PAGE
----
Cut to me waiting in the passenger seat of our minivan screaming and writhing in pain while Shannon convinced the boys that their grandparents were on their way, but that we had to leave before them. As we raced to the ER, it was all I could to do not scream. I mean, I’d like to think I’m a tough guy. I was always in sports, especially long-distance sports, where I could outlast almost everyone. I’d thrown heavy band equipment around for years and had taken many hits while living out in the country. I’d grown up in manufacturing and have a pretty high threshold for pain.

But this? This was something I’d never felt before. Thank God it was late afternoon on a Sunday and not St. Patrick’s Day or something like that with a bunch of drunks doing stupid stuff. We got right back into a room, and this is where things just sort of fell off the rails and continued until about the time of me sitting down to write this.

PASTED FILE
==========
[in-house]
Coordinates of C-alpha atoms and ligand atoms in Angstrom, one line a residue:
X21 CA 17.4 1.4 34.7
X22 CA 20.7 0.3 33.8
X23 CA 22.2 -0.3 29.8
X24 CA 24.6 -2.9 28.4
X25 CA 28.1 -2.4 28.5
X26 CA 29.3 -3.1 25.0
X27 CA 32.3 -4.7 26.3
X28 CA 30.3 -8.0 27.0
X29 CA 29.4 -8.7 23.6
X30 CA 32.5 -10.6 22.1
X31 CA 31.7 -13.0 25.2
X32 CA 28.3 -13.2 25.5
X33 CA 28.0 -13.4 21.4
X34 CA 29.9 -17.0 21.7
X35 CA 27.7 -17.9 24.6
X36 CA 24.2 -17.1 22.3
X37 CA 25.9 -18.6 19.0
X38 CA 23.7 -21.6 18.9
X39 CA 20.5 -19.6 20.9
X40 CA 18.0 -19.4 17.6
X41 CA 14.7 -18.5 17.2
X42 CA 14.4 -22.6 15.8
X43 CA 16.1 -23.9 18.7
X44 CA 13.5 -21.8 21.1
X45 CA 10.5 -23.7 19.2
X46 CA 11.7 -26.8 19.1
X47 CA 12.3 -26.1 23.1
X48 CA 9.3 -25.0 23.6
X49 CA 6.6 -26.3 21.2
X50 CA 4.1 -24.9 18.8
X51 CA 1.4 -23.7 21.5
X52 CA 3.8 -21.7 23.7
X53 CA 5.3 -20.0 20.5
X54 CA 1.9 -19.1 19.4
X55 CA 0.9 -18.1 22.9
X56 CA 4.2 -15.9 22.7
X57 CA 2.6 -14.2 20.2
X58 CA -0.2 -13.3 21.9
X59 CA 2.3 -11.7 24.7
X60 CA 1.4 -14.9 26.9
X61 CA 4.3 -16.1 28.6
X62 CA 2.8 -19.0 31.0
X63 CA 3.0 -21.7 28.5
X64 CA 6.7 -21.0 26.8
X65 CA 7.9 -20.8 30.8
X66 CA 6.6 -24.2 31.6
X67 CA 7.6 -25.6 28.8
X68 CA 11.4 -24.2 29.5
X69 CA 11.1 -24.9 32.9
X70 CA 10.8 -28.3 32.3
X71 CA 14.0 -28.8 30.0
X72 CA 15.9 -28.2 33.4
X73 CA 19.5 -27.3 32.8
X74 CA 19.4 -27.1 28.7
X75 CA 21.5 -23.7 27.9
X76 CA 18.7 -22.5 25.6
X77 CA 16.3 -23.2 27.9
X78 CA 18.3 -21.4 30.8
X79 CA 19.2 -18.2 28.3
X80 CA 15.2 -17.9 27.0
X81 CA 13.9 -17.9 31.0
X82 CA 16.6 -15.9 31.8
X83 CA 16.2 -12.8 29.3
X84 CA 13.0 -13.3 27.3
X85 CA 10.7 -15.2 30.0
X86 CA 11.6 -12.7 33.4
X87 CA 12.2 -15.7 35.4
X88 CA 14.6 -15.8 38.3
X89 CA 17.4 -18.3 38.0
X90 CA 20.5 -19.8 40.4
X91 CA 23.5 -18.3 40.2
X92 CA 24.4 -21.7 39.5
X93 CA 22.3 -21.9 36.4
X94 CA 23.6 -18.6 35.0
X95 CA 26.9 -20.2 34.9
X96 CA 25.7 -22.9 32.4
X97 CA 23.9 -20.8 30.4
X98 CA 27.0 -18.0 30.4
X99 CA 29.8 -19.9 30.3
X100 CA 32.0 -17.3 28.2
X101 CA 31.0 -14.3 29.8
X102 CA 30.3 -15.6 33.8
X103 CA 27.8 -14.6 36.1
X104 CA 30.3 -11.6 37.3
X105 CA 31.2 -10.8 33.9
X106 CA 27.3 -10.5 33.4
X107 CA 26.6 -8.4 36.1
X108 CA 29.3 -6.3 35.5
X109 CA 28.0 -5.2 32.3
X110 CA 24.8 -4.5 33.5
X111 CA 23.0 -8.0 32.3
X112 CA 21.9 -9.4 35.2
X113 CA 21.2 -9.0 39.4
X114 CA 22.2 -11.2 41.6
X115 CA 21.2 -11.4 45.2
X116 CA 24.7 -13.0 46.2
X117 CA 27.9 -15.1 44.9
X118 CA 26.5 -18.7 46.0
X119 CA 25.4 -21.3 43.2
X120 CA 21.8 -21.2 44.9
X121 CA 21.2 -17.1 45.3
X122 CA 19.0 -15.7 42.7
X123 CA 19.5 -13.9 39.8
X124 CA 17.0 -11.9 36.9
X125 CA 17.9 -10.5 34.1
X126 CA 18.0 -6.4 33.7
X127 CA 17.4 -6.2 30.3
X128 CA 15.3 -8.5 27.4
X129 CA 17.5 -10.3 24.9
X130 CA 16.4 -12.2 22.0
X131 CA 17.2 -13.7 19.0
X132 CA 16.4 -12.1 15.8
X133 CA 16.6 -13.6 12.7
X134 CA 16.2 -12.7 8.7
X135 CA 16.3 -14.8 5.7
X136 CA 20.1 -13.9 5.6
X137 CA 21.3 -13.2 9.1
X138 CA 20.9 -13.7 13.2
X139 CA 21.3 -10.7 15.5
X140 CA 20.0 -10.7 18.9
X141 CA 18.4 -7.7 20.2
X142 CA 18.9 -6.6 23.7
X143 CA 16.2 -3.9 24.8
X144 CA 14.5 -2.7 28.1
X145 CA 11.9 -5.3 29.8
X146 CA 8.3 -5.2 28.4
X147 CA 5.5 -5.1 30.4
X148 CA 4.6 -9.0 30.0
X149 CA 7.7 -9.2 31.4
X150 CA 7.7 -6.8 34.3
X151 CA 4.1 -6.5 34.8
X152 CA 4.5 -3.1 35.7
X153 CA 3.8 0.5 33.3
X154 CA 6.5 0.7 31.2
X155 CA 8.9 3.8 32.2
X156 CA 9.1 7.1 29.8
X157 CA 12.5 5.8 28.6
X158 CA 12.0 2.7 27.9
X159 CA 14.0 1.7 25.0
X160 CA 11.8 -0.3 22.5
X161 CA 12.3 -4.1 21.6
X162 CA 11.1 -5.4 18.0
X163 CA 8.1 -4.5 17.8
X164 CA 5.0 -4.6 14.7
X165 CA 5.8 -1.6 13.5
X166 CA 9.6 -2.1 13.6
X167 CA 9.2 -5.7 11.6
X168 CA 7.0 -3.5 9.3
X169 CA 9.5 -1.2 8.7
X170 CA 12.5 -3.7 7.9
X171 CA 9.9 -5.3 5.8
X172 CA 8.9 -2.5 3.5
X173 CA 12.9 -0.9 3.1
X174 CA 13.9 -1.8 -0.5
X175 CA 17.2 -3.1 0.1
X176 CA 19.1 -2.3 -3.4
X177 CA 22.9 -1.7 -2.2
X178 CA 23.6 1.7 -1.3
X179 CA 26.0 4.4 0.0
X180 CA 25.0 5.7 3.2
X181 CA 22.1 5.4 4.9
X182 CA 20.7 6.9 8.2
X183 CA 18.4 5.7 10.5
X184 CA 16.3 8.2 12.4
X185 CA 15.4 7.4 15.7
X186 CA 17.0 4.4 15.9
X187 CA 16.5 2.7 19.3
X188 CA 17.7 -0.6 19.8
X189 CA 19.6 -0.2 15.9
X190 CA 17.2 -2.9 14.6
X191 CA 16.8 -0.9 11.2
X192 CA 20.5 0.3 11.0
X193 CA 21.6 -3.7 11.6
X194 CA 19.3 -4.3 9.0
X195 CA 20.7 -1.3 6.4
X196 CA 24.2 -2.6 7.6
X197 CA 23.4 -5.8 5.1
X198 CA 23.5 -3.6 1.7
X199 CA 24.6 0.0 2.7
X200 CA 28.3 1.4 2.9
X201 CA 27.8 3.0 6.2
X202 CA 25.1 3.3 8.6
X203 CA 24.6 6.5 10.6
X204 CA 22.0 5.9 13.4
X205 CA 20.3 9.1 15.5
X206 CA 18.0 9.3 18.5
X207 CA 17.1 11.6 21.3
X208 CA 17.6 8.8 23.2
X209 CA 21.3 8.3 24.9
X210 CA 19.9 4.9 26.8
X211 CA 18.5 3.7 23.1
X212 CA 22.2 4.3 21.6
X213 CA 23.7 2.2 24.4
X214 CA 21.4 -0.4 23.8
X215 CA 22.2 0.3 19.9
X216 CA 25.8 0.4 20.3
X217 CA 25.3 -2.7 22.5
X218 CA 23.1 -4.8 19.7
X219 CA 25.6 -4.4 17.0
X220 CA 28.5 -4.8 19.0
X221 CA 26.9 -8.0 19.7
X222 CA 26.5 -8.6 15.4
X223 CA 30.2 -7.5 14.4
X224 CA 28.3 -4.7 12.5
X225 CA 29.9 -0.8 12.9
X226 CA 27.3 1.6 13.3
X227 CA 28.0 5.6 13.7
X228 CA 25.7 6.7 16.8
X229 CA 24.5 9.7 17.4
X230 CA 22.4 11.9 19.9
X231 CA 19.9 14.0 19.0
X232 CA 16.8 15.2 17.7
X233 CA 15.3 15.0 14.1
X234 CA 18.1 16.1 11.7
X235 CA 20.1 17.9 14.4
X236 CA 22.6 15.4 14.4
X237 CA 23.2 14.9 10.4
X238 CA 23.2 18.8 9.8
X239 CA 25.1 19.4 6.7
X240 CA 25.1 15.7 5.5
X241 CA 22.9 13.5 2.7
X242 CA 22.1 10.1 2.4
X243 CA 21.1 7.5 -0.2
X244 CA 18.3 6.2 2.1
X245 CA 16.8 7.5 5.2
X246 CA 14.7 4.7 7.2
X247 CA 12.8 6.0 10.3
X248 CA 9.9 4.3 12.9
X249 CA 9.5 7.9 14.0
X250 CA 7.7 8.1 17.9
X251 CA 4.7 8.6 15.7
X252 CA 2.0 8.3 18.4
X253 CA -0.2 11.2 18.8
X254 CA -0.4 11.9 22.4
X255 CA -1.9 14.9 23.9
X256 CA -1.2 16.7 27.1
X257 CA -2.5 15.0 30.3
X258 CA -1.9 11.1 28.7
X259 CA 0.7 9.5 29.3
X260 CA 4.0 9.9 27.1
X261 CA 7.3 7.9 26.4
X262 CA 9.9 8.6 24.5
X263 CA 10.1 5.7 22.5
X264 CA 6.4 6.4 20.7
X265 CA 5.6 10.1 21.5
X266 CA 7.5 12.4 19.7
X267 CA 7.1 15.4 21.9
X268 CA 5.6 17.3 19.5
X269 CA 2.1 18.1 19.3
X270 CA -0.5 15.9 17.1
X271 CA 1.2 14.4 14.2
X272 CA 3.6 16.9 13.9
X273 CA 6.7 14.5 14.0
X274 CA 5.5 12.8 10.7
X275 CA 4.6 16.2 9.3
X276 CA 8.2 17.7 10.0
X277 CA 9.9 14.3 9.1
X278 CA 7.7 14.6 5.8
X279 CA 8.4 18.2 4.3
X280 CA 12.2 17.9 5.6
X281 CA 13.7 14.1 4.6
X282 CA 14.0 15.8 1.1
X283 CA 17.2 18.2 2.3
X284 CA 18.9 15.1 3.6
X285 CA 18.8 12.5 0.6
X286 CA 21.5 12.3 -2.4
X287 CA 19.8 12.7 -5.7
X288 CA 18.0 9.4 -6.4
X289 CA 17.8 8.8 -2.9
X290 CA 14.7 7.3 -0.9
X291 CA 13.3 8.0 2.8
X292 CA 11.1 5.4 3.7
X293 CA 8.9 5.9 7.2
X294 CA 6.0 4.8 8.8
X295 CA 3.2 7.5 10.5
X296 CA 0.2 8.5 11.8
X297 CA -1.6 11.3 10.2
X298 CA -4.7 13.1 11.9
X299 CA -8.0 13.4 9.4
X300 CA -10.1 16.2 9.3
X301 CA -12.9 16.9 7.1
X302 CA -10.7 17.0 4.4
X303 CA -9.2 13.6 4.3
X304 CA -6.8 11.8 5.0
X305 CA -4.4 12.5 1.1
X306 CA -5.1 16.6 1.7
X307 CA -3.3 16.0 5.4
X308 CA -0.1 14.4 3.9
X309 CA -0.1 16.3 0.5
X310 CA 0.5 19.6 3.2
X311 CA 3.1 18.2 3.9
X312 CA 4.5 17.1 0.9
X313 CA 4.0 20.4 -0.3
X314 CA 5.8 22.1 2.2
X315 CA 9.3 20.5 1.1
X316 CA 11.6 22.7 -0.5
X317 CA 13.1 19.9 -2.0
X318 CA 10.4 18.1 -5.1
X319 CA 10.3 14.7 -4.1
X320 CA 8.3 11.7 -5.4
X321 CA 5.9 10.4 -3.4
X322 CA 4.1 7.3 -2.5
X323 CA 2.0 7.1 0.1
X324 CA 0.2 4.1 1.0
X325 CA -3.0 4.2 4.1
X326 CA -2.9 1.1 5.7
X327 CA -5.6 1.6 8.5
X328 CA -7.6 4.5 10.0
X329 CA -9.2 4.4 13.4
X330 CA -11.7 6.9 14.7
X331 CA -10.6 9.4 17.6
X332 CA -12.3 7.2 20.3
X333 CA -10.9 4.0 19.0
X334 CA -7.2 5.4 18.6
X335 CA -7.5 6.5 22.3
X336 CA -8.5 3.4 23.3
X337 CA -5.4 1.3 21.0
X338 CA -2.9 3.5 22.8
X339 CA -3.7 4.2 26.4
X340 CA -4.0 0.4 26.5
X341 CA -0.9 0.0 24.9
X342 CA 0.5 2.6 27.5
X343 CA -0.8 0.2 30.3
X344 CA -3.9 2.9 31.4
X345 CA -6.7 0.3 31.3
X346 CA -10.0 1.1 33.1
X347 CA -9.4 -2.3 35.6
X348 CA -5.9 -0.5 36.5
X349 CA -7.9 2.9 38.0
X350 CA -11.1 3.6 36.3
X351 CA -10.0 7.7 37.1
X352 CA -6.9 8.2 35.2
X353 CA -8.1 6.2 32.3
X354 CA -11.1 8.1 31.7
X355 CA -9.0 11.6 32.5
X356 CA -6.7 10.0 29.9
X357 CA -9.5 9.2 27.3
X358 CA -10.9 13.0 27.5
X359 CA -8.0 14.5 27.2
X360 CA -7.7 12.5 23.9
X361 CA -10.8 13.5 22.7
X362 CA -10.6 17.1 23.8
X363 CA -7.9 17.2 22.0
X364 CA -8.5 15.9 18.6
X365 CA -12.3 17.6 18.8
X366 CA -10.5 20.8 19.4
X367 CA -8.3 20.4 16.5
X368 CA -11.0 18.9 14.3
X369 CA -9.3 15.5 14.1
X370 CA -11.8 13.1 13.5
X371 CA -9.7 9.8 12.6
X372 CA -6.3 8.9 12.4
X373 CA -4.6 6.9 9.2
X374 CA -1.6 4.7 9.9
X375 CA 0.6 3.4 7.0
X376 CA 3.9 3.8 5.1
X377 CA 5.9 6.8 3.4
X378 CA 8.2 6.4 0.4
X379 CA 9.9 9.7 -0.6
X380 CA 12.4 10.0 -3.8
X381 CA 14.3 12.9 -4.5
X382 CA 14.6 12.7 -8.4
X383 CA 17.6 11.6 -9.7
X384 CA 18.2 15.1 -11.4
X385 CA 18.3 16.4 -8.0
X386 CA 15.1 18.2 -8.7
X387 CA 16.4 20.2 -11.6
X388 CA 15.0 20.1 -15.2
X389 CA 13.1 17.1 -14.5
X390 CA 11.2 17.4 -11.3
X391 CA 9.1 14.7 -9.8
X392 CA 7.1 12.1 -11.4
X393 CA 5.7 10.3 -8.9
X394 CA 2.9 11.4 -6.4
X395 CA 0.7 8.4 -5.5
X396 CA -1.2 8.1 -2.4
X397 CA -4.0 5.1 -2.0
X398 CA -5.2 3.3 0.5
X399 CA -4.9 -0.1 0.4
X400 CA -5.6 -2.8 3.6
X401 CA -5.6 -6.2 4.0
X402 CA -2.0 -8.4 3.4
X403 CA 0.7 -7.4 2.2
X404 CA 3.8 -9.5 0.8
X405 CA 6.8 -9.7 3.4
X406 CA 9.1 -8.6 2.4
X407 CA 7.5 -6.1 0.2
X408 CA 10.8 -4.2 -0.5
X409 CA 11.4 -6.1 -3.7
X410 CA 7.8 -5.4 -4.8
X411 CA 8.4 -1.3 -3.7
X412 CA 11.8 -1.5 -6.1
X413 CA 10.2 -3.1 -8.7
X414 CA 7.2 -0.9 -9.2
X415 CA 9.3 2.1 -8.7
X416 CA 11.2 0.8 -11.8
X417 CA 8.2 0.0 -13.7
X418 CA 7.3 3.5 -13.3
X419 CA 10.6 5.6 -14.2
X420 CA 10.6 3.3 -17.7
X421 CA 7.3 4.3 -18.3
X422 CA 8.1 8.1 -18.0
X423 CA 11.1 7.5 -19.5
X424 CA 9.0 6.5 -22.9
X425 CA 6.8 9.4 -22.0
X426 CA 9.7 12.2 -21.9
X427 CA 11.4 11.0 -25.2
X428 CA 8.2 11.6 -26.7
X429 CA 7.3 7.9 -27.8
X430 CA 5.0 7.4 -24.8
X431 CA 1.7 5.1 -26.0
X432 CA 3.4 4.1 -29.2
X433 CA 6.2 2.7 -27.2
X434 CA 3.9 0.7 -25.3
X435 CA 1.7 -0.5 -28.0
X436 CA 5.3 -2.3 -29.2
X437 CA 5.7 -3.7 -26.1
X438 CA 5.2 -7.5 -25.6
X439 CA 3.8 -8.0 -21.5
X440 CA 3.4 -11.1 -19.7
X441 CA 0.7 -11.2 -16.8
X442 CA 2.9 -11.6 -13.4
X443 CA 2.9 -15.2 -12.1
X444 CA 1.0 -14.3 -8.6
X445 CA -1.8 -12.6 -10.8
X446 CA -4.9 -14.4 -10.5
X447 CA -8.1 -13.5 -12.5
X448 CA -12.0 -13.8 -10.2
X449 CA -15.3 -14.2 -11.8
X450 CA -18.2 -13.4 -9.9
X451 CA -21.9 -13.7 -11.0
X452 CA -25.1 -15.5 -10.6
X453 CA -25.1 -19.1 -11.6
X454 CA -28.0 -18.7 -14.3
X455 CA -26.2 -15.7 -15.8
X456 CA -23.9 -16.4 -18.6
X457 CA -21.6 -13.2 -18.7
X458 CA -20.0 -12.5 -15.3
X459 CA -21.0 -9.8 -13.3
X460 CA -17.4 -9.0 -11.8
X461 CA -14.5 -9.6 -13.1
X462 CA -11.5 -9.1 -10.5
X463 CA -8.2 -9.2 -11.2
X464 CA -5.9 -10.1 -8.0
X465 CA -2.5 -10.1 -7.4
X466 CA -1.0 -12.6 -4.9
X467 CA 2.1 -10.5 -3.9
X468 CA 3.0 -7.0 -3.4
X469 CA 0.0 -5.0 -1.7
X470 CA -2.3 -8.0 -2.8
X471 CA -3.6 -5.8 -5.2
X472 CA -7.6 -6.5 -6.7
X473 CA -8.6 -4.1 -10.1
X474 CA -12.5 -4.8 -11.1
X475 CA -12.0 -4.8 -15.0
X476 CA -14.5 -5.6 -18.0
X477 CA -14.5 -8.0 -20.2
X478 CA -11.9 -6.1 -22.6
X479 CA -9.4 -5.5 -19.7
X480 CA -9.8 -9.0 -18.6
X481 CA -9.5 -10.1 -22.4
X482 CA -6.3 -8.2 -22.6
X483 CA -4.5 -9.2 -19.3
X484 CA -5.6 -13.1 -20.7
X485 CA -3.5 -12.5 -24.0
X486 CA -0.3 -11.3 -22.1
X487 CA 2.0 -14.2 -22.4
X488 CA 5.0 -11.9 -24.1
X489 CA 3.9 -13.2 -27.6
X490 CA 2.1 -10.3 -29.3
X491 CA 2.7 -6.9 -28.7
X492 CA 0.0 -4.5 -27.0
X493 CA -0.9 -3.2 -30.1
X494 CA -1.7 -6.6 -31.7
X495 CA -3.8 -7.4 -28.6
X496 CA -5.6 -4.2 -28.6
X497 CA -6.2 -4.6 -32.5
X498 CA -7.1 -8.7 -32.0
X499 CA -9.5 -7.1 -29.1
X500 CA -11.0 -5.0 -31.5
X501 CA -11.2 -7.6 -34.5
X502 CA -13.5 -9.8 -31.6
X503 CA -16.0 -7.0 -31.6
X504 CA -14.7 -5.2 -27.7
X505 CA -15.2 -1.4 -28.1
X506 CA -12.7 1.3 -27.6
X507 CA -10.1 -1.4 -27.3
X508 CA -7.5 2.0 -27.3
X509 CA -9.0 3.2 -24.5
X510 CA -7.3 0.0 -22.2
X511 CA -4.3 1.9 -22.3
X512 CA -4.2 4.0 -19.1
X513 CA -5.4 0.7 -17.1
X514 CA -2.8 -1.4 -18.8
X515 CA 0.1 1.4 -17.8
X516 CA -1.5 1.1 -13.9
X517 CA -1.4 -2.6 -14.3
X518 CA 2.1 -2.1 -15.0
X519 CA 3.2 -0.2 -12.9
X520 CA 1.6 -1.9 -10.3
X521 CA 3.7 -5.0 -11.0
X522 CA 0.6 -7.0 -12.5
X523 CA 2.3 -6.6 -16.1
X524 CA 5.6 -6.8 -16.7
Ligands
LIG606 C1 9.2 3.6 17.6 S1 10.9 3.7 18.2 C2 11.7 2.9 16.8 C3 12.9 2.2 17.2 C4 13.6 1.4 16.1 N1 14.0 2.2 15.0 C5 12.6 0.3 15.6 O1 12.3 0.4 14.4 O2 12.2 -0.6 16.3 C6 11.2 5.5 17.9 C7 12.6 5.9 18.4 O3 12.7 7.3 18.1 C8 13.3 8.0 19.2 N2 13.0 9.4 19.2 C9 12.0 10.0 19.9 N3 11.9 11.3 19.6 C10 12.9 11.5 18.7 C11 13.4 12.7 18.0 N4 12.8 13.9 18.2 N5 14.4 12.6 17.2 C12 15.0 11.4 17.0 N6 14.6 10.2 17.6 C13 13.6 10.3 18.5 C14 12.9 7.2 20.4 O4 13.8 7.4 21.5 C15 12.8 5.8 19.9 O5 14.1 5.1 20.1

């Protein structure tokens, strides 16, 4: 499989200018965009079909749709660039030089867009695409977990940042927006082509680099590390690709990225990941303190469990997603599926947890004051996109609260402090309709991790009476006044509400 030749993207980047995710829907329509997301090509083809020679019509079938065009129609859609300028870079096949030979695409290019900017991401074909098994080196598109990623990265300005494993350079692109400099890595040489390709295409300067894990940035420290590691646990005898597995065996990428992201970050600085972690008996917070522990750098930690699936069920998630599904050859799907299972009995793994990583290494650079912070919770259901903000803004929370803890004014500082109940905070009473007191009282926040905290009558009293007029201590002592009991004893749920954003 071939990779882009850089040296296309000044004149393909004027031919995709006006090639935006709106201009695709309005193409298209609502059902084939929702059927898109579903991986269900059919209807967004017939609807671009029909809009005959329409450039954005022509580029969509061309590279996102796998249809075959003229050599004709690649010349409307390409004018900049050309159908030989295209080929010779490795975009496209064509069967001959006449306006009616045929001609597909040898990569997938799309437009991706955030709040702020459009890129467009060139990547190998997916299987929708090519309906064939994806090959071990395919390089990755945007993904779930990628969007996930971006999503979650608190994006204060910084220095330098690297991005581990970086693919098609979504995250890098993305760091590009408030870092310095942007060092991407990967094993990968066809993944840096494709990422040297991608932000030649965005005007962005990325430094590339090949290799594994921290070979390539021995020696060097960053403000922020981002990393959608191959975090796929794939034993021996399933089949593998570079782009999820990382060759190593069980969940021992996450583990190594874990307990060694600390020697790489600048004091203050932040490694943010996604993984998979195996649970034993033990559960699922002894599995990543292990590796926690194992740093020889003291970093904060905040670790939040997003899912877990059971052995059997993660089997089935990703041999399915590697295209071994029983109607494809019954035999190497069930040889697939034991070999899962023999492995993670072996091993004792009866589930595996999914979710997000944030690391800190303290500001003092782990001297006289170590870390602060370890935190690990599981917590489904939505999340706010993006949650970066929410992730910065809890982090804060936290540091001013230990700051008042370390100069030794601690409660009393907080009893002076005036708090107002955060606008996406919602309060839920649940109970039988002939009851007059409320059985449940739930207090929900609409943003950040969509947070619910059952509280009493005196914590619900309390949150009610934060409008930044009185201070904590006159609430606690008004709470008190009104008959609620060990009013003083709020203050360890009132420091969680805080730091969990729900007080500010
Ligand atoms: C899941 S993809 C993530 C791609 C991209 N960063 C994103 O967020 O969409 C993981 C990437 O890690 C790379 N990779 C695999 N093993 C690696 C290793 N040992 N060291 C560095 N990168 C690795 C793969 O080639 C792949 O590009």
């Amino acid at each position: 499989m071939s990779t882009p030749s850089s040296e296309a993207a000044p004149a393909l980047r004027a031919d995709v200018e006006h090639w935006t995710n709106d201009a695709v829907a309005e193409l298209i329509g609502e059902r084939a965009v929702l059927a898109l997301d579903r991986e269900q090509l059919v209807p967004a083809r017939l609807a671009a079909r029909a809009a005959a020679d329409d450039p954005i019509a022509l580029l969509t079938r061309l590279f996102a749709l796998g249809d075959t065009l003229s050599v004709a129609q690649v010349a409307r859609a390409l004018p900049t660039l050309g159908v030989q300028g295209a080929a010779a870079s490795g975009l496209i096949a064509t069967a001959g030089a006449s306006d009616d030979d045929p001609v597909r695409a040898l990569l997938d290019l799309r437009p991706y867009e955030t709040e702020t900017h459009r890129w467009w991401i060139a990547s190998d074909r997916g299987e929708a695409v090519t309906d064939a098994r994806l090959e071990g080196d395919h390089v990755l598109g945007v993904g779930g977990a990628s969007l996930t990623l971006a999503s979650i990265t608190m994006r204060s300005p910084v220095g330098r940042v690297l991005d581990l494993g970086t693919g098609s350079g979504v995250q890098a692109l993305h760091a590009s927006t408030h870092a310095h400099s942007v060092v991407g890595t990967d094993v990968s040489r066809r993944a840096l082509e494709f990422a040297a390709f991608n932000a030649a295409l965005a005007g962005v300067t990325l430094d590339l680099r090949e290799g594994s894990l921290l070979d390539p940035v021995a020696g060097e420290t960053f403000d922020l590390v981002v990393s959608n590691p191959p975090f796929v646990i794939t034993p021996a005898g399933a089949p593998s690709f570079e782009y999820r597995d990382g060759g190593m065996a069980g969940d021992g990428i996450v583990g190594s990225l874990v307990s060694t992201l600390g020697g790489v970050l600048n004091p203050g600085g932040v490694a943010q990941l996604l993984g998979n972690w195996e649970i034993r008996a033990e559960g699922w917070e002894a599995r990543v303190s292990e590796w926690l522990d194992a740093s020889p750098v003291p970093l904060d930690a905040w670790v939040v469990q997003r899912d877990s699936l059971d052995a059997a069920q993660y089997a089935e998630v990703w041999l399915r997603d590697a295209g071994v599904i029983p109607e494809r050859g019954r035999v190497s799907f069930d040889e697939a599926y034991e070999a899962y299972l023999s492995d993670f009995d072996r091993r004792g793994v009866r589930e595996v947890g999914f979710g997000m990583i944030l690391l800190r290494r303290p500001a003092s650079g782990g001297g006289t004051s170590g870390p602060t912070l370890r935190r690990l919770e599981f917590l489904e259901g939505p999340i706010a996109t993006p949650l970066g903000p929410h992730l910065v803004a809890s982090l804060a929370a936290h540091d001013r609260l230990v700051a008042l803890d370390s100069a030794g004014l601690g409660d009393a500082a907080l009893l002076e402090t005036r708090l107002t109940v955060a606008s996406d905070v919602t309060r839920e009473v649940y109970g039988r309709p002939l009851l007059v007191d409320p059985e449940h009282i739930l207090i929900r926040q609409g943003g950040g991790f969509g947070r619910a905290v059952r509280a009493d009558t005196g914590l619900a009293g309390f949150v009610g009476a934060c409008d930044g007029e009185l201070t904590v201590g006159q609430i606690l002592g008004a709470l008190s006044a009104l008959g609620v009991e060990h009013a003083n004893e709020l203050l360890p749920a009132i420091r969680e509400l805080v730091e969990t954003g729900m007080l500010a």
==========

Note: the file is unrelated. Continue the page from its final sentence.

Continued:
Numbing drops didn’t do anything other than burn. The little optima-meter-eye-checker-thingy didn’t detect any scratches, and irrigation didn’t relieve anything. Shannon’s picture of that is nothing short of Frankenstein-ish. Some doctor came in to look at my eyes but seemed more intent on fiddling with the aforementioned doohickey and then left. I could hear him talking about buffalo wings outside the room and how he gets annoyed when they don’t have much meat on them. Thanks man. You’re a great doctor. Really.

Then they gave me a tetanus shot, before which, both Shannon and I asked numerous times if that would interfere with my 2nd pending COVID vaccine that I was to get in two days. “Nope, you’re fine.” More on that later.